Writing is not intrinsically true. When people stop believing in what’s written, it has a profound effect on their behavior. For example, the writing on a toothpaste package is supposed to be certified as accurate, the ingredients are supposed to be as they say they are, and the product quality is supposed to be certified by a couple different Federal agencies.
When people stop believing in the authorities underwriting the accuracy of all those written reports, they start to behave erratically, distrusting official sources of information and looking for alternatives. In this way, people tired of popping prescription pills take supplements instead. Or, unhappy with a psychiatrist’s explanation of their son’s diagnosis, they start joining mobs which forsake the use of vaccines, which was a profound medical innovation.
This distrust in authority has a cumulative effect. Much of ‘serious journalism’ exists to shore up the credibility of the rest of the institutions of society. This is why journalists are supposed to be neutral, and are portrayed as such, even when they tend to act as agents of the state in practice. When the government makes a mistake, professionals are supposed to bring it to public awareness, and then the legitimate authorities are supposed to rectify the wrong.
Video, the spoken word, and photos have an inherent credibility over words, just because they seem more real — but owing to how much production effort goes into them, they’re often more artificial in reality.
When people believe in authority, they believe things like advertisements more readily, which reduces the cost and wastage that goes into convincing people to buy this or that. If they believe the ad’s trumpeting of its seal of quality the first time, the inventory at the washing-machine-warehouse will sell out faster, and the ad won’t have to be run so much.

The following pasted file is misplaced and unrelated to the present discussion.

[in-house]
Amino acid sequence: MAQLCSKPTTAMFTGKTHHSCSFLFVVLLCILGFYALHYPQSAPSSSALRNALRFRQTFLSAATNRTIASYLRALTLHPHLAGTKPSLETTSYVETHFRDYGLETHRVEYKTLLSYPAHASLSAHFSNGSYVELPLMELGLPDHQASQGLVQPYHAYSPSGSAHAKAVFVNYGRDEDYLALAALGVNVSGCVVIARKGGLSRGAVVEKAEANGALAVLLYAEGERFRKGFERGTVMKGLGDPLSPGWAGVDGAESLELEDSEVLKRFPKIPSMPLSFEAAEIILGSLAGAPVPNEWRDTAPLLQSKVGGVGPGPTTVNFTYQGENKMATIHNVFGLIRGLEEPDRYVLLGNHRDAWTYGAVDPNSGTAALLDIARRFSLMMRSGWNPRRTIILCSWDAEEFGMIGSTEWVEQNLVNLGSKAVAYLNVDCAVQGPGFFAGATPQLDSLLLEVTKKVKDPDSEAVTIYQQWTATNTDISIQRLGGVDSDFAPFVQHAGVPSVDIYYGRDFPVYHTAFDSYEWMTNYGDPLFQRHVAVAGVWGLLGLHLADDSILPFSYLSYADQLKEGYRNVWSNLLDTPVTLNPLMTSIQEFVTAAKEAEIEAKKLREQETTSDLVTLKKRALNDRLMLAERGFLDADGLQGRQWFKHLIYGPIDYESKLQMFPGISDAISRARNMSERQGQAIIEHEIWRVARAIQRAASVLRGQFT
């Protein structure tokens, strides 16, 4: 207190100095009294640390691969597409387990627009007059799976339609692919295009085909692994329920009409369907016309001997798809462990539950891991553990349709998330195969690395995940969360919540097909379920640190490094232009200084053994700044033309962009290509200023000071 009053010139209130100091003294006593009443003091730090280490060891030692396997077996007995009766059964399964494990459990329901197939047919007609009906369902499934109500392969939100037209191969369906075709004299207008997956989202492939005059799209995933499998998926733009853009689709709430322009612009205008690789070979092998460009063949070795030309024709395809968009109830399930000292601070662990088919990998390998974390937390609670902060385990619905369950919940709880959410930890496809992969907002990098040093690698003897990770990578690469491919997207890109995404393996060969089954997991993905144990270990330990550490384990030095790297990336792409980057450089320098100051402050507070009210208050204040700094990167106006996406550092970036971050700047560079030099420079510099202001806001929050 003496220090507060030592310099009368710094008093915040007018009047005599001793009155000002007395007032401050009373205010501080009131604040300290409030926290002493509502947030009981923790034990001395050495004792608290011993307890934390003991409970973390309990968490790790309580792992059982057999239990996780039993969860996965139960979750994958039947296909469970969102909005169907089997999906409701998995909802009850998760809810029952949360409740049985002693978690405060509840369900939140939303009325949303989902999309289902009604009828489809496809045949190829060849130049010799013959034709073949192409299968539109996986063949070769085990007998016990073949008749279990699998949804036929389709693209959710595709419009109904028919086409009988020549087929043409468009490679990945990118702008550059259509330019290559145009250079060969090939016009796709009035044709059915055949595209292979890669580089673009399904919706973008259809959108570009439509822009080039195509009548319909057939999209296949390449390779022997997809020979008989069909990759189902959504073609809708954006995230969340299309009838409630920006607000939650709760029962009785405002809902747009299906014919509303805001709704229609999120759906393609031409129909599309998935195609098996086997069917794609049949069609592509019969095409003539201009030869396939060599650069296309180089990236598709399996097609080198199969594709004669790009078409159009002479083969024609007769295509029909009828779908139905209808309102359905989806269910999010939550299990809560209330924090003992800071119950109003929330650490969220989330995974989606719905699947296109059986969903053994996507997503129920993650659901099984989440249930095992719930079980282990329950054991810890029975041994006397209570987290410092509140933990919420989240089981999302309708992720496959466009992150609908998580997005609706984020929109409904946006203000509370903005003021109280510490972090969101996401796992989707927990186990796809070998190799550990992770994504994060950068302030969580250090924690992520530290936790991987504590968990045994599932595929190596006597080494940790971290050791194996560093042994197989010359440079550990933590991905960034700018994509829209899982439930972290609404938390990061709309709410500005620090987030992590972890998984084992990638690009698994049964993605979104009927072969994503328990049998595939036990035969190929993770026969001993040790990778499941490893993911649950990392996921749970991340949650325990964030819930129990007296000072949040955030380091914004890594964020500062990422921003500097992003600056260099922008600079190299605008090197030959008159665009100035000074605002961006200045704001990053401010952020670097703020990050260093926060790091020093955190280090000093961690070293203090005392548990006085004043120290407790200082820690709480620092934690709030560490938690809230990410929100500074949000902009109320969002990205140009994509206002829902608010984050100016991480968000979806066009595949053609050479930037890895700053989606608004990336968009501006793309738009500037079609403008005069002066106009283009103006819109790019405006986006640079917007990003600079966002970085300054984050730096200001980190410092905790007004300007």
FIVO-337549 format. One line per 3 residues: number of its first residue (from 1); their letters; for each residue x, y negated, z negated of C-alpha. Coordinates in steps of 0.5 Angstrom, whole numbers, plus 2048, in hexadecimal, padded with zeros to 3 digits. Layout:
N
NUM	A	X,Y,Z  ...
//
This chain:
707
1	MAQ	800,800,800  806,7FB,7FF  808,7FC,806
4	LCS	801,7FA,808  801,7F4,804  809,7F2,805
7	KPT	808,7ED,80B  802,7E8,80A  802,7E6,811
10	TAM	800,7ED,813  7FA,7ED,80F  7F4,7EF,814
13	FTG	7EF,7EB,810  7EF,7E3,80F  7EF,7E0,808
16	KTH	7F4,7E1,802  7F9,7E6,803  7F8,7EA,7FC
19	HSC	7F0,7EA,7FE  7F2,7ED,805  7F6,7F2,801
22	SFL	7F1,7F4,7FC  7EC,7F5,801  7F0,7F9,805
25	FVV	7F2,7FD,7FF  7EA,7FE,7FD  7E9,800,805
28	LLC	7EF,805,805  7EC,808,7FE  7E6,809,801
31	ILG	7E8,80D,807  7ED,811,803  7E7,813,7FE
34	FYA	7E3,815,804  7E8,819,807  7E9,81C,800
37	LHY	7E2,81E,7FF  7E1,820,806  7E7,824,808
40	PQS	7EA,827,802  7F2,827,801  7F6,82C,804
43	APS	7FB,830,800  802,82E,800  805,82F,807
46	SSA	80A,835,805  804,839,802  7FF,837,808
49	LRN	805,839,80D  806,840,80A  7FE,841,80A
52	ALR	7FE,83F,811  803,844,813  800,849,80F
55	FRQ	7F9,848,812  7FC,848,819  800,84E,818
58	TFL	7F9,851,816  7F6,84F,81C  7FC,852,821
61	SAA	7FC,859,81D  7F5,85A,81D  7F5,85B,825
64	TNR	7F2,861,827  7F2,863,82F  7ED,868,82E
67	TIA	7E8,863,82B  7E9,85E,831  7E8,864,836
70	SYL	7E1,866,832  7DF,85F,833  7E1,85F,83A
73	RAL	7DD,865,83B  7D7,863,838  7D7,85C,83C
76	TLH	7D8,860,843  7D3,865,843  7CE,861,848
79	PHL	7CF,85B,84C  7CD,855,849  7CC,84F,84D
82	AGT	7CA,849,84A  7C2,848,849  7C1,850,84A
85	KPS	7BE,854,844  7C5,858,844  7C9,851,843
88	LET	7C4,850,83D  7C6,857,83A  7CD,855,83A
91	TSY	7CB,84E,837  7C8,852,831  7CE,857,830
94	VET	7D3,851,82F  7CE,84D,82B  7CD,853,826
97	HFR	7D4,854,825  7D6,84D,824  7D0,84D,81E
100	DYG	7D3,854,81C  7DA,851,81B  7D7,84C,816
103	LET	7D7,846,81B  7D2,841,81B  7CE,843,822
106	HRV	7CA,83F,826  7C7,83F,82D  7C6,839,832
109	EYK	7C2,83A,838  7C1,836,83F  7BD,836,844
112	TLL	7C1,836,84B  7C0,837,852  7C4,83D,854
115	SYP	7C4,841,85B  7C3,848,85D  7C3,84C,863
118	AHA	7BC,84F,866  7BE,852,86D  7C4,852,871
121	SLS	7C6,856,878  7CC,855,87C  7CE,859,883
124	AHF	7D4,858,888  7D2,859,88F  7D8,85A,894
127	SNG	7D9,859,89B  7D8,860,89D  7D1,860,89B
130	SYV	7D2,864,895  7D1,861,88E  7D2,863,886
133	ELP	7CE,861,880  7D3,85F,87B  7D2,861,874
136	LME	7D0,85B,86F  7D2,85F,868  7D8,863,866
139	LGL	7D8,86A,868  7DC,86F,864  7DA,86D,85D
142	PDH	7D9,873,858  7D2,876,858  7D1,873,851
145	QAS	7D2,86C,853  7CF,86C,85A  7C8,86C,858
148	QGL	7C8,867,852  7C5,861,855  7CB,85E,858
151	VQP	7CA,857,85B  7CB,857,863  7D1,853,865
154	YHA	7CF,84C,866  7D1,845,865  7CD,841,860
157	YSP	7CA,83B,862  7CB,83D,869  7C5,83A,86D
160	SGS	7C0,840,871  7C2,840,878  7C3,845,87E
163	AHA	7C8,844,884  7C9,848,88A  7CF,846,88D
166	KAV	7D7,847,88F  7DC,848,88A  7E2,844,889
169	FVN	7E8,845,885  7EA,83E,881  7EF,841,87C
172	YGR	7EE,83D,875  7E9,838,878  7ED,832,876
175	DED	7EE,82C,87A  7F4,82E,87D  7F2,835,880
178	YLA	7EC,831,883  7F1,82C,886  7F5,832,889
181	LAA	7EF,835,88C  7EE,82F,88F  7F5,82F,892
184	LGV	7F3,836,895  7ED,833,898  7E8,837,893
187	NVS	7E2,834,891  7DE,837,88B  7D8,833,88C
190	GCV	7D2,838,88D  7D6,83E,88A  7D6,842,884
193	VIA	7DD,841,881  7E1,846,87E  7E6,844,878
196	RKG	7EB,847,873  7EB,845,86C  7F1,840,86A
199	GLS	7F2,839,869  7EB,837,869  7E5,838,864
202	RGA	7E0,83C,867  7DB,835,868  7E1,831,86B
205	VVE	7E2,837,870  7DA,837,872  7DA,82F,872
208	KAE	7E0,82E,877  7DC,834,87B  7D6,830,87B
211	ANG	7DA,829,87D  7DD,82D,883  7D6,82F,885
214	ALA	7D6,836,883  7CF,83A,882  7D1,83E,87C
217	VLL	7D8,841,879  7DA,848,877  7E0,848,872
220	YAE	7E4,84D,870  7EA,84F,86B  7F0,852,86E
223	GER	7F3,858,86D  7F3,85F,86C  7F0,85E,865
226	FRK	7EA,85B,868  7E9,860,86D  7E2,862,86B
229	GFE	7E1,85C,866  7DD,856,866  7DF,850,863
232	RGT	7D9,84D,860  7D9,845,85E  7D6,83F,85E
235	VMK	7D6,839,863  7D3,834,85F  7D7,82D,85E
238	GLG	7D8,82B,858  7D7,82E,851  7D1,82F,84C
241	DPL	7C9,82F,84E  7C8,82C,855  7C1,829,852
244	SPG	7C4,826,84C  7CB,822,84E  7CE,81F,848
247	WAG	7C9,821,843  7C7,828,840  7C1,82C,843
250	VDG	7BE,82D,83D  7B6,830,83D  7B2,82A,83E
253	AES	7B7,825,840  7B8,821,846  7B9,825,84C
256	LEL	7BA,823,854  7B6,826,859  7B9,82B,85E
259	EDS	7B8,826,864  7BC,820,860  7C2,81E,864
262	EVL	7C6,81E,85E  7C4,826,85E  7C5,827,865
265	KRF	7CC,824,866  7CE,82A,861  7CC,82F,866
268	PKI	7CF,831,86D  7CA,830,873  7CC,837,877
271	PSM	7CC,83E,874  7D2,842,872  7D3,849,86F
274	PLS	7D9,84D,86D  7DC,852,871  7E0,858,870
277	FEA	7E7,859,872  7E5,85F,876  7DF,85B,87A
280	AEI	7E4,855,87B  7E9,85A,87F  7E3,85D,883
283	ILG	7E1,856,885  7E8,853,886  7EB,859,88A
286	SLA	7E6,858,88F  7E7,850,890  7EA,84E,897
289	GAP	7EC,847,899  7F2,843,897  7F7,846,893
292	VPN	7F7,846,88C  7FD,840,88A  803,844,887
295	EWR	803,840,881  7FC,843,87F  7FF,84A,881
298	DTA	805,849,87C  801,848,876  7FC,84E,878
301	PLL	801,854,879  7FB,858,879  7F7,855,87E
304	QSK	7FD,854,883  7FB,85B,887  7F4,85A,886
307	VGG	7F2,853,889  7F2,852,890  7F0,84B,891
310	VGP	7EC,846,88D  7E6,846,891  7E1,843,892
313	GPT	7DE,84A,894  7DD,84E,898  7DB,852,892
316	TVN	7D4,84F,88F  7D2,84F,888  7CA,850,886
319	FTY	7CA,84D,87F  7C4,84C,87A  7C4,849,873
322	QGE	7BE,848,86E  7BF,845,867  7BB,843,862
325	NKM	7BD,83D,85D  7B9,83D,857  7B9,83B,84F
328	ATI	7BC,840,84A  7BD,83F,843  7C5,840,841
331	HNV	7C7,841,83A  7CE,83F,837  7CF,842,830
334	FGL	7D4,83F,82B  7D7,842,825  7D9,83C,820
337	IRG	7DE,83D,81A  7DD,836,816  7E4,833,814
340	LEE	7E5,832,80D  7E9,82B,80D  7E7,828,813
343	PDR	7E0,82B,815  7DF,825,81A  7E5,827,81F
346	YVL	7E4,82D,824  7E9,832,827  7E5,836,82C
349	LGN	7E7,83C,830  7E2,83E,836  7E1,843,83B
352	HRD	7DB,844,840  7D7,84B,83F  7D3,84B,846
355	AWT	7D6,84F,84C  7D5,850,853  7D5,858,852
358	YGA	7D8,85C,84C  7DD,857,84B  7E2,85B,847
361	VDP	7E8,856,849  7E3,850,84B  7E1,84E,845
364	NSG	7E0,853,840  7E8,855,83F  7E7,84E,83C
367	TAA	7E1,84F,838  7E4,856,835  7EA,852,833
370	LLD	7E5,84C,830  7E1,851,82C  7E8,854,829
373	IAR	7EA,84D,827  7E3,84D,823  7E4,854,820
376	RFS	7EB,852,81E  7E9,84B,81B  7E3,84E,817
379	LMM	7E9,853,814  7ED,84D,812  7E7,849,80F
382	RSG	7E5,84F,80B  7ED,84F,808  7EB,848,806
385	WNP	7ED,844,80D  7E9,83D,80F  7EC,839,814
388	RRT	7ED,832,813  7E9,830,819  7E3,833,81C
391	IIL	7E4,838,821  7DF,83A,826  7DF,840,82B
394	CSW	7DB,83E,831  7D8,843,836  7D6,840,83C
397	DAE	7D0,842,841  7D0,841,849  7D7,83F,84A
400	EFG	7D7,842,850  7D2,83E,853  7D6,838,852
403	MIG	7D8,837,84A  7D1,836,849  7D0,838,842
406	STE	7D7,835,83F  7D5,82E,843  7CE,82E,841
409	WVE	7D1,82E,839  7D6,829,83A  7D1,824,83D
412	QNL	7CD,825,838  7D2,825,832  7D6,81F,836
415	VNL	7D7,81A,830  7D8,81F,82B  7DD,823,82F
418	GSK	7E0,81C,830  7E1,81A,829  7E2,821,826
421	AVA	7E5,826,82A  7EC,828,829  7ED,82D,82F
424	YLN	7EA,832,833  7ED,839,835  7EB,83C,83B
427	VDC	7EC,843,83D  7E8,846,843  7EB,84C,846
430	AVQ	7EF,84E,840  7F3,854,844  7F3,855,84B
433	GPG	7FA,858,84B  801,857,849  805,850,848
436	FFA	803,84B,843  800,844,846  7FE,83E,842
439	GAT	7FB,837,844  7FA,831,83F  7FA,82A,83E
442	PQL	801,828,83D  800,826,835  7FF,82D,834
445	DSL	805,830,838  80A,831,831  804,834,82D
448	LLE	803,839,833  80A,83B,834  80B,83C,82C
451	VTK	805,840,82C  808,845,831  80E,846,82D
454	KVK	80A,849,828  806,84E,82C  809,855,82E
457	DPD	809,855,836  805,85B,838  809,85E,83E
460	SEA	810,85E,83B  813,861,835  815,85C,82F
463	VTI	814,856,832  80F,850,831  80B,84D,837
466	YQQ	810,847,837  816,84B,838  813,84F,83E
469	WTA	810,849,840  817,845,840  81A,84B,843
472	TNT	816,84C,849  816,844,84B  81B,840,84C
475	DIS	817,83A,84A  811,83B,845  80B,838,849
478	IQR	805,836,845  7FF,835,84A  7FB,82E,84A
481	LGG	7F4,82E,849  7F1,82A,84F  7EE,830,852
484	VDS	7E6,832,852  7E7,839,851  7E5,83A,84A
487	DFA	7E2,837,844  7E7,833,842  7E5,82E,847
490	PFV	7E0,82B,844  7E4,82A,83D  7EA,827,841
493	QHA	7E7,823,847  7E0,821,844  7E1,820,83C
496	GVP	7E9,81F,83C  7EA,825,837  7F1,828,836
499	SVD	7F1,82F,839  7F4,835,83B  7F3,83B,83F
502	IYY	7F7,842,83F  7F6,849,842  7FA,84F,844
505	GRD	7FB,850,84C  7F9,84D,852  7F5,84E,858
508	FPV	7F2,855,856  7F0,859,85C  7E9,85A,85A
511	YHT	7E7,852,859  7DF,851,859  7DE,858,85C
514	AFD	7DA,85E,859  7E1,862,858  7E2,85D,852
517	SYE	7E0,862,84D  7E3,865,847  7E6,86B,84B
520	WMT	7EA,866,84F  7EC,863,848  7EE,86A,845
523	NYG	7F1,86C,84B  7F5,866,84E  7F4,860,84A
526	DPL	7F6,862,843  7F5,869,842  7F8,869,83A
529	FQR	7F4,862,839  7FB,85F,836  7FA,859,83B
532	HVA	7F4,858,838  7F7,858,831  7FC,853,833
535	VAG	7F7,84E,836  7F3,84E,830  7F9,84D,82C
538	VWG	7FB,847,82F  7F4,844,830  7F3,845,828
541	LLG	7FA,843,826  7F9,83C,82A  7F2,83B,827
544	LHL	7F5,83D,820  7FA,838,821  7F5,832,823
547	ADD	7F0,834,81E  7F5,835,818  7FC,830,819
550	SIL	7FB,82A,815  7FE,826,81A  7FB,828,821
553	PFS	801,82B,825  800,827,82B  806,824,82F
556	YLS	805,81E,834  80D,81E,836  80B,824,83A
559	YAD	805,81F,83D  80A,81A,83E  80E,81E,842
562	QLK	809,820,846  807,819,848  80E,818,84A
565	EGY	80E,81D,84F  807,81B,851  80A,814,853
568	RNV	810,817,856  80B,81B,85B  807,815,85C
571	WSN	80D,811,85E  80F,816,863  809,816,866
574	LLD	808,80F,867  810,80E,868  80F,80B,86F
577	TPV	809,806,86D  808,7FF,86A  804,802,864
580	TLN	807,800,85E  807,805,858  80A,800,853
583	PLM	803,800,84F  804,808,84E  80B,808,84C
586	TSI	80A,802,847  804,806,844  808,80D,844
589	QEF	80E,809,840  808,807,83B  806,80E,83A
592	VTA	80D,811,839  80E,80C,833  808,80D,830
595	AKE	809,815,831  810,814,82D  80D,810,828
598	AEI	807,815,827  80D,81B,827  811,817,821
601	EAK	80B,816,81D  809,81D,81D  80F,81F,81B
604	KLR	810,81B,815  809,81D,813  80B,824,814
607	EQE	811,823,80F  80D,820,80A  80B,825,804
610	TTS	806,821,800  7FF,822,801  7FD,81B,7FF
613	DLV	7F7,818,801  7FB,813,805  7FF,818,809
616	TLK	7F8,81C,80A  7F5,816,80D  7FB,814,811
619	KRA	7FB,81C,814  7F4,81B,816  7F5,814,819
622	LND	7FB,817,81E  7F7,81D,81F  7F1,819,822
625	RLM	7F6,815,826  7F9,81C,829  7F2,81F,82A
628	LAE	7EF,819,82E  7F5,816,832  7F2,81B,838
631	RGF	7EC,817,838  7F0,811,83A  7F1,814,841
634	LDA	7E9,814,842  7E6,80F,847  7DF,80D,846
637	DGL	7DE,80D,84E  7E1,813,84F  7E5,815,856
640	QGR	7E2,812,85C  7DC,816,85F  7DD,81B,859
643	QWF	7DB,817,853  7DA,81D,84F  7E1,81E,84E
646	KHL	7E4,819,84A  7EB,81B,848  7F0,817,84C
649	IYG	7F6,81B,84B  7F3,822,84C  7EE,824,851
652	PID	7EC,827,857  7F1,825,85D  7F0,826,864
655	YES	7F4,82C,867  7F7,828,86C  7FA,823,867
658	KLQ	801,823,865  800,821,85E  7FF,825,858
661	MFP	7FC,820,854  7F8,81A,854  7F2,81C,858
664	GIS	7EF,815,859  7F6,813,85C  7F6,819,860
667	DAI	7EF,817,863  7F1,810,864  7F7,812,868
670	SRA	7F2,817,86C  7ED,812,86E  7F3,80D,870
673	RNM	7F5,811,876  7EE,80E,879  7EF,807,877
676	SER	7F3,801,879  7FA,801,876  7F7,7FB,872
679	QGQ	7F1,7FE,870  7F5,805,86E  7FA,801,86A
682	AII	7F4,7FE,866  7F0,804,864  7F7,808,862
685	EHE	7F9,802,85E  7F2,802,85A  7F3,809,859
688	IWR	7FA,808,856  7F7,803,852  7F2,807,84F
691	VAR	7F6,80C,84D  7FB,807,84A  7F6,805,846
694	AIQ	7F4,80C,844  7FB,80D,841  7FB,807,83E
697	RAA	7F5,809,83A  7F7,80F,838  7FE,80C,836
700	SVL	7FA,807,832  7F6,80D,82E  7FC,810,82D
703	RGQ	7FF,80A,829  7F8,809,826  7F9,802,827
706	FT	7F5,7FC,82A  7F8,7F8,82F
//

But because of depleted social trust, when people see that washing machine ad, they may think that the seal of quality is a sham and that the brand is trying to screw them over. And they may very well be correct — retailers like Sears have hollowed out their reputations, and product quality for many basic machines (especially dishwashers) has declined as time has gone on. Shoddy manufacturing gets passed off as improved technology with added features which are also useless.
Journalism works as a business when the publication prints accurate information and polices everything printed in it. When people trust the information channel, they trust the advertisements also. If they don’t trust the channel, they don’t trust the ads either, and those ads lose persuasive impact, as do the articles themselves.
Lies crowd out truth in the same way that bad money chases out good (the latter being phrased as Gresham’s Law). It’s now nearly universally acknowledged that the second Iraq war was promoted on mostly false pretenses, and that it has resulted in a still-unfolding catastrophe for all the powers and peoples in the region. But these sorts of big deceptions have knock-on effects throughout society which impact completely unrelated areas.
If the highest authority lies about issues related to war and peace routinely, why should anyone trust the AMA or the FDA? Even when either institution speaks the truth, people don’t know whether or not to trust them.
Cynics might say that running a government oriented towards truth is overly idealistic, and that politicians must use lies in the same way that carpenters use nails. The reason why the cynics are wrong is that societies that trust one another, and reward one another for that trust, succeed in ways that more paranoid ones don’t. It confers a major competitive advantage in warfare and trade.
When people adopt a protective cynicism, it prevents them from incurring losses, but they become walled off from one another and from productive society. Simply telling people who are cynical that they should be more trusting isn’t going to work, because they’re protecting themselves from real dangers. They distrust because they’ve been burned before. The trust can’t be legislated, either, because trust can only be maintained when the majority of a given society share the same sort of moral outlook, and feel safe within it.
While people are more apt to disbelieve much of what’s said by the official sources, they still need to signal their moral affiliation to the people around them, to show that they’re in communion with the leading class. People who refuse to do this will tend to find themselves marginalized by the crowd, even when the crowd has gone mad, as crowds usually do.